Asia and Oceania

Uzbekistan Flag of Uzbekistan

Still current at: 11 June 2008
Updated: 15 April 2008

This advice has been reviewed and reissued with an amendment to the Terrorism and Political Situation sections. The overall level of the advice has not changed. 

(see travel advice legal disclaimer)

Travel advice for this country


Travel Summary

  • We advise against all but essential travel to areas bordering Afghanistan, Tajikstan and Kyrgyzstan other than via authorised crossing points.  Uzbekistan’s borders are potential flashpoints and there is a risk that uncontrolled border areas may be land-mined.

  • There is a general threat from terrorism in Uzbekistan including in places frequented by expatriates and foreign travellers.  You should be particularly vigilant in public places.  Pay attention to any security announcements by the Uzbek authorities.  See the Terrorism section of this travel advice for more details.

  • Very few British nationals visit Uzbekistan every year.  Most visits are trouble-free.  The main type of incident for which British nationals require consular assistance in Uzbekistan in 2007 was for replacing lost passports and expired visas.  All visitors, even short-term ones, should register with the British Embassy on arrival.

  • We strongly recommend that you obtain comprehensive travel and medical insurance before travelling to Uzbekistan. You should check any exclusions, and that your policy covers you for all the activities you want to undertake. 

Safety and security

Terrorism

There is a general threat from terrorism in Uzbekistan, including in places frequented by foreign travellers. You should be particularly vigilant in public places. Pay attention to any security announcements by the Uzbek authorities.

Visitors should be aware that terrorist incidents have occurred in Uzbekistan, the last reported one being in 2004.

Crime

There have been occasional muggings and petty crime against foreigners.  Sometimes policemen, or those pretending to be policemen will seek to impose an on-the-spot fine. If you are any doubt you should ask for ID or pay any fines at the nearest police station.  You should keep valuables out of sight and avoid unlit or remote areas. You should avoid obvious displays of wealth, especially in rural areas. You should avoid walking alone at night.

Political Situation

Uzbekistan Country Profile

Presidential Elections were held peacefully on 23 December 2007.  The political situation continues to be stable.

You should monitor local media and avoid any planned demonstrations or public gatherings, in the past they have turned violent.

Sporadic unrest occasionally occur in areas outside Tashkent. Visitors should not get involved in any demonstrations and avoid any locations that a demonstration might be occurring.
 
LOCAL TRAVEL

We advise against all but essential travel to areas bordering Afghanistan, Tajikistan and Kyrgyzstan other than via authorised crossing points.  Uzbekistan’s borders are potential flashpoints and some are mined.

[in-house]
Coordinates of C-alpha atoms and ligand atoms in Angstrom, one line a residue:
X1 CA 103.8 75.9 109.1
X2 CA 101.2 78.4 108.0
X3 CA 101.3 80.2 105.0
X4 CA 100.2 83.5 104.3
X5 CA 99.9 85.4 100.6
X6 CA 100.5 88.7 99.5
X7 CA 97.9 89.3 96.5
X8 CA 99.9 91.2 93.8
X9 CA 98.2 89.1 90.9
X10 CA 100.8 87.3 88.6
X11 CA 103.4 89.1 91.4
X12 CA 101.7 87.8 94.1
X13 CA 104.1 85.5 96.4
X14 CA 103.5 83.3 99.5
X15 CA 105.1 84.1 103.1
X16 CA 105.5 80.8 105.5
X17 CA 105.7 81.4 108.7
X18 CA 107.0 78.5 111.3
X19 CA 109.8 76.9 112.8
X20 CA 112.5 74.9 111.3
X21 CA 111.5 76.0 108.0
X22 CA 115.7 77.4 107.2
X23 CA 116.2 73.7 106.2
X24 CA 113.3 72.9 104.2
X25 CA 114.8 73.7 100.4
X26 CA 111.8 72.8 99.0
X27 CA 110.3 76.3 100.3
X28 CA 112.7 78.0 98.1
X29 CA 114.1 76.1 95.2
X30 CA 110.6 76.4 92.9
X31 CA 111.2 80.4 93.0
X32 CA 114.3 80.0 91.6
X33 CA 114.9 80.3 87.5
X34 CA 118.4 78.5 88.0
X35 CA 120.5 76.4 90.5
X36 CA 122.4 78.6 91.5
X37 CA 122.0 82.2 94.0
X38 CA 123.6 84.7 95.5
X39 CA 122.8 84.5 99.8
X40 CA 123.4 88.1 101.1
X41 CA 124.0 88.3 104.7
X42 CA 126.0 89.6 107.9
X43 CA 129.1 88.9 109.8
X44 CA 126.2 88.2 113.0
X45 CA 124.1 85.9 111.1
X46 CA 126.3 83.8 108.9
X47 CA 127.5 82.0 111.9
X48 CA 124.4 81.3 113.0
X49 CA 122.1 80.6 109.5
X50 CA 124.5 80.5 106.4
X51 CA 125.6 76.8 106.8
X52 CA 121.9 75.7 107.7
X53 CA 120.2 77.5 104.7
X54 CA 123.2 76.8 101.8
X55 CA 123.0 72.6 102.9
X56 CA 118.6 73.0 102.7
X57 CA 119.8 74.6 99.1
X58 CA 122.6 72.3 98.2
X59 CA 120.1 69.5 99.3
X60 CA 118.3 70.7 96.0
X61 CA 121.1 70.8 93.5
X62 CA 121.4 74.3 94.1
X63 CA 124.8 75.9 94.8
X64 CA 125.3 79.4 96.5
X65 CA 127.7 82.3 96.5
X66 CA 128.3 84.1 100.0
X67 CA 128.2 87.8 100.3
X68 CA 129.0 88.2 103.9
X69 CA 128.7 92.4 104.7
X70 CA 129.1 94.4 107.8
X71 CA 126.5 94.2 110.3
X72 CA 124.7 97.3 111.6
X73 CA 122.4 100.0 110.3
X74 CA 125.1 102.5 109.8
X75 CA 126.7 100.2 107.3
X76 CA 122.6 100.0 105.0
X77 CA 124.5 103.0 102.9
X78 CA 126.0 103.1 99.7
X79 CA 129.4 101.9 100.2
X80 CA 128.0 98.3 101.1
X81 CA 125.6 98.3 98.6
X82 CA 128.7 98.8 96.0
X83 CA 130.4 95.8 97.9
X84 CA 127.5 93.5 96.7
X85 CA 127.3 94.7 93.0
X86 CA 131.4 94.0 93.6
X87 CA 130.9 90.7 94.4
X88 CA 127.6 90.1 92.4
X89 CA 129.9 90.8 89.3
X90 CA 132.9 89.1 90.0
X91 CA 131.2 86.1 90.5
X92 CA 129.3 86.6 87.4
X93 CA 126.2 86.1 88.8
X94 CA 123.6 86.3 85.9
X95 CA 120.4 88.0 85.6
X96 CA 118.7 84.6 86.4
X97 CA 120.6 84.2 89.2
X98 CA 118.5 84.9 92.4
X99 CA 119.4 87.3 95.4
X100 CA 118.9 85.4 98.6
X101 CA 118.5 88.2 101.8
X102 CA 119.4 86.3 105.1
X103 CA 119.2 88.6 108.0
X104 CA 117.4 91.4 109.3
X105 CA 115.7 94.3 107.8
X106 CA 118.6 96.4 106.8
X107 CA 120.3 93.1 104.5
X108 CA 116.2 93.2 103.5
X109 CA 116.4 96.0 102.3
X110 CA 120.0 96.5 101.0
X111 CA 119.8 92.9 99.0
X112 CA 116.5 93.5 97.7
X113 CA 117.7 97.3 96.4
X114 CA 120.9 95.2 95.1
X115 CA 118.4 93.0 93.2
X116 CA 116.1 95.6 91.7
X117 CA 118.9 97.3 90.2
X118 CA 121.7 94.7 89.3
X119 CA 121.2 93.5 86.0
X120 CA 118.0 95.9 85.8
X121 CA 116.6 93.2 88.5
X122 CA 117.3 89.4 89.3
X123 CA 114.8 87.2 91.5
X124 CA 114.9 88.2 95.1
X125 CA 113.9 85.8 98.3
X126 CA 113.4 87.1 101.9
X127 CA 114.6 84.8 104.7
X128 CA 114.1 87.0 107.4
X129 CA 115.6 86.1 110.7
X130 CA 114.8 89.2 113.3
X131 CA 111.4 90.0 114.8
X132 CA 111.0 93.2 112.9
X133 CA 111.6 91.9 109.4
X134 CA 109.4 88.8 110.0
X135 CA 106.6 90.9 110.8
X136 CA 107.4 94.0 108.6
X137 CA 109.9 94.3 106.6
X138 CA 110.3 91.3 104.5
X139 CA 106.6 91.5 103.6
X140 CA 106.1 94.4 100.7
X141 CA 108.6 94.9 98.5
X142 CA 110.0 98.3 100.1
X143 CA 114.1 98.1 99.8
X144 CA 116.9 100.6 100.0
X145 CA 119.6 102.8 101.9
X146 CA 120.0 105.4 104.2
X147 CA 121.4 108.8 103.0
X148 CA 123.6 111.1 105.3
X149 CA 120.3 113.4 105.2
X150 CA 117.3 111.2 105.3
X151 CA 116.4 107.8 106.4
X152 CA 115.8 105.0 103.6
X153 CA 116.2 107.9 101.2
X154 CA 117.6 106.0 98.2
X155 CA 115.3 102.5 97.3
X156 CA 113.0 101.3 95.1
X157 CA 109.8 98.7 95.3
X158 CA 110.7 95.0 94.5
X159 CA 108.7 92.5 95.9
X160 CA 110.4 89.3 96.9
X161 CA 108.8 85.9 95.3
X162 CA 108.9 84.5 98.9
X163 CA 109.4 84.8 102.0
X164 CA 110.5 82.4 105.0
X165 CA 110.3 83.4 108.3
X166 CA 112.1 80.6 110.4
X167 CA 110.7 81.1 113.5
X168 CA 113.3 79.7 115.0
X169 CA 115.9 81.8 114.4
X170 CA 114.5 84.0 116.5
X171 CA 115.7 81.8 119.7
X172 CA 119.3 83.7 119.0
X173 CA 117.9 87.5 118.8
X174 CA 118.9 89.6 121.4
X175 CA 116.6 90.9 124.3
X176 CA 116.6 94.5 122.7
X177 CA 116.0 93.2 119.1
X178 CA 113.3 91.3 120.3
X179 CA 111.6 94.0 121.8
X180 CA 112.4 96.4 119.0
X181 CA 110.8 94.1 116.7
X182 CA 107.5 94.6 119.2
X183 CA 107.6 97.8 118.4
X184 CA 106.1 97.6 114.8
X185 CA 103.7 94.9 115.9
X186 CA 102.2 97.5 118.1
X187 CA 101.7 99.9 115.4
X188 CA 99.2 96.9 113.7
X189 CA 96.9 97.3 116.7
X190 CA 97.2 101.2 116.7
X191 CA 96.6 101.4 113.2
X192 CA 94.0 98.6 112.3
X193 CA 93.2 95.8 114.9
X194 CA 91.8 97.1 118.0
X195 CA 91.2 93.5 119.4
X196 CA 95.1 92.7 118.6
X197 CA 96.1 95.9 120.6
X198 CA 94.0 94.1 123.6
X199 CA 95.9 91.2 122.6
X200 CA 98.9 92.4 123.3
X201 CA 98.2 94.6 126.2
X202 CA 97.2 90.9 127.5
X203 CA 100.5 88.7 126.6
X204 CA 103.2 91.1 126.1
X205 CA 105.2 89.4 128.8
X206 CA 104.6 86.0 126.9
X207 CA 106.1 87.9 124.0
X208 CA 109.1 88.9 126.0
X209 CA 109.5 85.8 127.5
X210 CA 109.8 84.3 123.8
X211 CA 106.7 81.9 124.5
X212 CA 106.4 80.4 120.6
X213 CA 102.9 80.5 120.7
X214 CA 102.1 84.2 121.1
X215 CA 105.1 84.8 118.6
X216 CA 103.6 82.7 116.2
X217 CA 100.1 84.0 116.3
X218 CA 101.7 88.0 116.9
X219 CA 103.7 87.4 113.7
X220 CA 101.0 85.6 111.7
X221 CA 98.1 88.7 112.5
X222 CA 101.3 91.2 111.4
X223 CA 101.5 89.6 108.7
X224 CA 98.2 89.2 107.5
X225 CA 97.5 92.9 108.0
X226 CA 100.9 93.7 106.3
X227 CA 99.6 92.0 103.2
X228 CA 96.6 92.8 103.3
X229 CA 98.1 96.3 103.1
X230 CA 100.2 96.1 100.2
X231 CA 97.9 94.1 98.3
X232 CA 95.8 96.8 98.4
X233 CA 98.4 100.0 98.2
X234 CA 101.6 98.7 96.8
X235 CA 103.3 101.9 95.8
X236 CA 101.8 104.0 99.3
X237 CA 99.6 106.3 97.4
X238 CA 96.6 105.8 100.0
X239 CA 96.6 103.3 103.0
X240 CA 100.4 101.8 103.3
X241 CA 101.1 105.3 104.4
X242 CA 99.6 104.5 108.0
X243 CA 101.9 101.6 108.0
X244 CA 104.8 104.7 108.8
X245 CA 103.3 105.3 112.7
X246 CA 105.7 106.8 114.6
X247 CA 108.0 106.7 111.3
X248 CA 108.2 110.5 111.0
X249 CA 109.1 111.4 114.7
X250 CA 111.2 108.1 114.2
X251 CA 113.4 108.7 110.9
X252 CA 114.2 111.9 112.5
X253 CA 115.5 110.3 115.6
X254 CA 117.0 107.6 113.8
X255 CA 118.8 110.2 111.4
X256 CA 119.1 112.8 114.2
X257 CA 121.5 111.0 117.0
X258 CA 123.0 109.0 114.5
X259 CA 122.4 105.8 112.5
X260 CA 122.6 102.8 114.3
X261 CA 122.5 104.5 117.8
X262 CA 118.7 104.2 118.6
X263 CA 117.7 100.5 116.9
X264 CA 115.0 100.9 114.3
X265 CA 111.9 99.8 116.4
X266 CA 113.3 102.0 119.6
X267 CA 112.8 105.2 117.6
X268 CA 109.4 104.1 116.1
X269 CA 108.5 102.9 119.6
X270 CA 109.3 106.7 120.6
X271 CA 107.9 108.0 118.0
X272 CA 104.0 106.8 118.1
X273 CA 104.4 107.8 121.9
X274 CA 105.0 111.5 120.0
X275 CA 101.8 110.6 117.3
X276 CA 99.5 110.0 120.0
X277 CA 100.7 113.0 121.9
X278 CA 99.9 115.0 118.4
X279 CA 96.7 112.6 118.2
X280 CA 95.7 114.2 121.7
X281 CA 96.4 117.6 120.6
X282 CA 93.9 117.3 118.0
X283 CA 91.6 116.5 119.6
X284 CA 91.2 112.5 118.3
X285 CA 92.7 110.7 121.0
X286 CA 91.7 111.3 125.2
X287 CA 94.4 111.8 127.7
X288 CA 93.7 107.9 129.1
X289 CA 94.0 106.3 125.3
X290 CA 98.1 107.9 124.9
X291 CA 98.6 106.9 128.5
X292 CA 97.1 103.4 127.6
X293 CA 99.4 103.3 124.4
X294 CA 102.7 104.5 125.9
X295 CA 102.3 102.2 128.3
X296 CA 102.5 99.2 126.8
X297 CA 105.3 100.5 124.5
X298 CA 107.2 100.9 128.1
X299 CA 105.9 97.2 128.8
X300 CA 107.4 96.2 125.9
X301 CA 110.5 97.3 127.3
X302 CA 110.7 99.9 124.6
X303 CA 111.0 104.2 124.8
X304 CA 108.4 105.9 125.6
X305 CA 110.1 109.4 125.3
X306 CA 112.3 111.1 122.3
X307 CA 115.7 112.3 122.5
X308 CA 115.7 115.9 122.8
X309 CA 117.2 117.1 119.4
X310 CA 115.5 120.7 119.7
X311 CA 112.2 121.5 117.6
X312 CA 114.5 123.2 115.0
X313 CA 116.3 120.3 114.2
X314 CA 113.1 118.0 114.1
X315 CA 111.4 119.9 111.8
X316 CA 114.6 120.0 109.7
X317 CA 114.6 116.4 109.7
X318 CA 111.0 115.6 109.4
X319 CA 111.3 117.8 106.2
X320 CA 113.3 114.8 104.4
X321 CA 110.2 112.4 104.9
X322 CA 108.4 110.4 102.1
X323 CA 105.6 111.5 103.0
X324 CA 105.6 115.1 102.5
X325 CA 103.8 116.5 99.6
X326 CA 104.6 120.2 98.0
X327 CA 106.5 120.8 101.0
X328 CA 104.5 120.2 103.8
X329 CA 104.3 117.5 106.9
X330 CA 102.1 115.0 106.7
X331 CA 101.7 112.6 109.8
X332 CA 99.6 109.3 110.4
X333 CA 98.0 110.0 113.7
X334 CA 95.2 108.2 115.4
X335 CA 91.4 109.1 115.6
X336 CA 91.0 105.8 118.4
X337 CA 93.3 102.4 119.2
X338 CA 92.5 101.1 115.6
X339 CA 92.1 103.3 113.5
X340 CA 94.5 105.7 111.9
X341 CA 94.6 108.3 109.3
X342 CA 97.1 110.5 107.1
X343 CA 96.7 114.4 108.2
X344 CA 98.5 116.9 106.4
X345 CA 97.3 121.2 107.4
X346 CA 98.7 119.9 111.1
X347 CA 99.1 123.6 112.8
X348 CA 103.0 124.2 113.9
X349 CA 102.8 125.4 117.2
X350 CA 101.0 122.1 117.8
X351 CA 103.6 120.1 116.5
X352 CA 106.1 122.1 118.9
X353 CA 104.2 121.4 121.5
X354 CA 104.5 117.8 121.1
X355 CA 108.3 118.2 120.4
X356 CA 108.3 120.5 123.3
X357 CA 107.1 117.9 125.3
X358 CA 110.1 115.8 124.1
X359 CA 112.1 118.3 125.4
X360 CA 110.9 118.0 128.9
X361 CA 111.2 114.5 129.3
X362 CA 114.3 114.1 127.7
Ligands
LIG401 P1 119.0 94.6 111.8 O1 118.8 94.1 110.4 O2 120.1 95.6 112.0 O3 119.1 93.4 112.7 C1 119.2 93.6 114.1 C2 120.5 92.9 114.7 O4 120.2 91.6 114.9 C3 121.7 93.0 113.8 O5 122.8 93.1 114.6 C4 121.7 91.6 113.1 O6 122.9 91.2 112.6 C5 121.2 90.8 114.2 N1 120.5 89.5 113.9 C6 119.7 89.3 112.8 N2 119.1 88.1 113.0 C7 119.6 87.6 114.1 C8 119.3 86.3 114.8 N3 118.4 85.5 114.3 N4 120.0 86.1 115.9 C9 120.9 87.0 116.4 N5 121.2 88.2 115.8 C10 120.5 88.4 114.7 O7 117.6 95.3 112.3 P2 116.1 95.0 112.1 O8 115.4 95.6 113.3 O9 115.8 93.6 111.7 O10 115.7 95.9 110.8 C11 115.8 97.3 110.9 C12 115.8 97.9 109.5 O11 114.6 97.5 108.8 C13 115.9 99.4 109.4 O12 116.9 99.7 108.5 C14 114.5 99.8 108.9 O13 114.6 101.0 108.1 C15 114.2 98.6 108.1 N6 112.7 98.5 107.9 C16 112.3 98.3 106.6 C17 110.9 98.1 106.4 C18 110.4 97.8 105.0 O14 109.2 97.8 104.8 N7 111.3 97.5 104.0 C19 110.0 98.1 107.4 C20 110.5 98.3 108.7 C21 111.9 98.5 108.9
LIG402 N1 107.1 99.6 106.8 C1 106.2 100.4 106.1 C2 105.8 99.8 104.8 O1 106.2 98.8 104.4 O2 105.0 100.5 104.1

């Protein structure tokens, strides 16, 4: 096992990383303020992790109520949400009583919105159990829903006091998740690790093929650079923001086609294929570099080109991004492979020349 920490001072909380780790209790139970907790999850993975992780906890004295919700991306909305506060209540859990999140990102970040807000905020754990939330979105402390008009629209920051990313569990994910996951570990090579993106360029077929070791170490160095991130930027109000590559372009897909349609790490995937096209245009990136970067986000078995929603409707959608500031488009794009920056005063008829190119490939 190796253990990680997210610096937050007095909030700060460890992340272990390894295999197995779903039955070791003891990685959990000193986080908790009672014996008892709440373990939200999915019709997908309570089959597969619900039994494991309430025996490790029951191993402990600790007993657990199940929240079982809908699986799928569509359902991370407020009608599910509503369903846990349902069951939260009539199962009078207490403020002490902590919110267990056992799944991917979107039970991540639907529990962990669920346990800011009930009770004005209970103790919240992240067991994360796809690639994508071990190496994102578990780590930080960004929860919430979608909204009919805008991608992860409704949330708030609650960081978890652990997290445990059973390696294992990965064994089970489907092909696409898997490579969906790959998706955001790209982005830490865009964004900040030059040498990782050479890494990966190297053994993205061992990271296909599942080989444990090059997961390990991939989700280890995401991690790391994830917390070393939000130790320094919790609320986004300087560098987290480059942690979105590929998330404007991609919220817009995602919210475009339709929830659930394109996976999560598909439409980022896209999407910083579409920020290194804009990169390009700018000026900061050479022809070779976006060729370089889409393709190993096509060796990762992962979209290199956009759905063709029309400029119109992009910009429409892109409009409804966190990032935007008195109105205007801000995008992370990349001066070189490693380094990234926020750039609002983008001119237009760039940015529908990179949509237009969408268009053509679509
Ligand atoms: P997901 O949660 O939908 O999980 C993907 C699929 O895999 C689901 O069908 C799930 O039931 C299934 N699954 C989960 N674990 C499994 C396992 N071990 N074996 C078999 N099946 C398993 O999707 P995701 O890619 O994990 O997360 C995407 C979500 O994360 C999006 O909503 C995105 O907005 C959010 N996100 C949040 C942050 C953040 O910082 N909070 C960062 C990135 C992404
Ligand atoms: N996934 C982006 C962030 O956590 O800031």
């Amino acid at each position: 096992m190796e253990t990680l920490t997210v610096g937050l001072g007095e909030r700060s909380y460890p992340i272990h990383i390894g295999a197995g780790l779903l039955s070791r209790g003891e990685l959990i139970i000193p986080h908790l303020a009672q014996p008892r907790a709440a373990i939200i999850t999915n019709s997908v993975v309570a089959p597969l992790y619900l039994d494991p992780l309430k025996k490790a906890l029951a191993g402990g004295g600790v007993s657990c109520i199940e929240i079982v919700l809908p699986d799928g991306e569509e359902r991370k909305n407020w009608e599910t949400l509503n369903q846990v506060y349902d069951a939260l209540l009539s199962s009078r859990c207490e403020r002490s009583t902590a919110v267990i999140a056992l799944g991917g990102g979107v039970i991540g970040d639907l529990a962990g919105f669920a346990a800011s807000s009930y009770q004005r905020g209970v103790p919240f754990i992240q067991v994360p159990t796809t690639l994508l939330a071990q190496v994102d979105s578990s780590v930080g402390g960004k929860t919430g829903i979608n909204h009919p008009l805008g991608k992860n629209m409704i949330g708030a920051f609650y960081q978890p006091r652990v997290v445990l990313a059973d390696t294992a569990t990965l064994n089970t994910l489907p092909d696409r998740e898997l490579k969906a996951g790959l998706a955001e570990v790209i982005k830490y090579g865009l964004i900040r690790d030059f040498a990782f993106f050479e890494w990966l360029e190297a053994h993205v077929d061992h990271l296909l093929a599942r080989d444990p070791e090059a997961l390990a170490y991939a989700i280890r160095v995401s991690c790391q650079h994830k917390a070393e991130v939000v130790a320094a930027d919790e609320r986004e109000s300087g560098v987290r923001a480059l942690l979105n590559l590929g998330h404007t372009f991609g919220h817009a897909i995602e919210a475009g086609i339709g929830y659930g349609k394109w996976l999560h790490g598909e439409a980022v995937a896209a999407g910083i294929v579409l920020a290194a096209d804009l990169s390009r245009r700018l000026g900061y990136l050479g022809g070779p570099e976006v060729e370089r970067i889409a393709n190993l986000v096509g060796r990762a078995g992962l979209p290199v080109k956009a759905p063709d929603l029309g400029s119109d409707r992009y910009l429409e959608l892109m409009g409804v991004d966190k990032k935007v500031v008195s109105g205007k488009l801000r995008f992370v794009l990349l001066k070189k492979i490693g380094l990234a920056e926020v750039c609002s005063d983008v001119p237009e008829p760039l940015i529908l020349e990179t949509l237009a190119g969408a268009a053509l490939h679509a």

If you wish to travel to Termez and other areas of the Surkhandarya region you will need a permit. You can apply for the permit from the Ministry of Foreign Affairs in Tashkent: they usually take five days to process.

Road Travel

If you drive in Uzbekistan you must ensure that you have all registration papers, including motor insurance.  You should carry your UK/International driving licence at all times as this must be presented should there be an accident.

There are security checkpoints at the city limits of Tashkent and other towns throughout the country. You may experience delays in reaching your destination if travelling by car. In Tashkent it is safer to use official taxis. Take care if driving, as many roads are poor and badly lit.
 
Uzbeks drive on the right.  You should be aware that vehicles approaching a roundabout have the right of way
 
The use of seatbelts by drivers and passengers is compulsory. The use of mobile phones while driving is prohibited.
 
Rail Travel

Take care when travelling long distances by train. If you have to travel overnight, store valuables in a safe place. Do not leave the compartment unattended, and secure the door from the inside. You need to present your passport when booking train tickets.

Air Travel

We do not know whether maintenance procedures on aircraft used for internal flights are properly observed.  For safety, you should where possible use a direct flight originating outside Eastern Europe and Central Asia.

On 13 January 2004, an Uzbekistan Airways internal flight crashed in Tashkent.  Some foreigners were among those killed.  An investigation to establish the cause of the crash has not yet reported.

Local laws and customs

We recommend that you carry a photocopy of your passport at all times. Requests to produce proof of identity, for example by the police, are frequent.
 
You should be aware that any form of photography can upset the authorities.  You should check before using a camera, especially near airports, border checkpoints, military barracks and police stations.
 
Possession and use of drugs is illegal. Prison sentences can be lengthy and conditions basic.
 
Uzbekistan has a secular constitution. Most Uzbek people are Muslims.
 
Homosexuality is illegal under Uzbek law and is still very much frowned upon socially. You should take care over public displays of affection.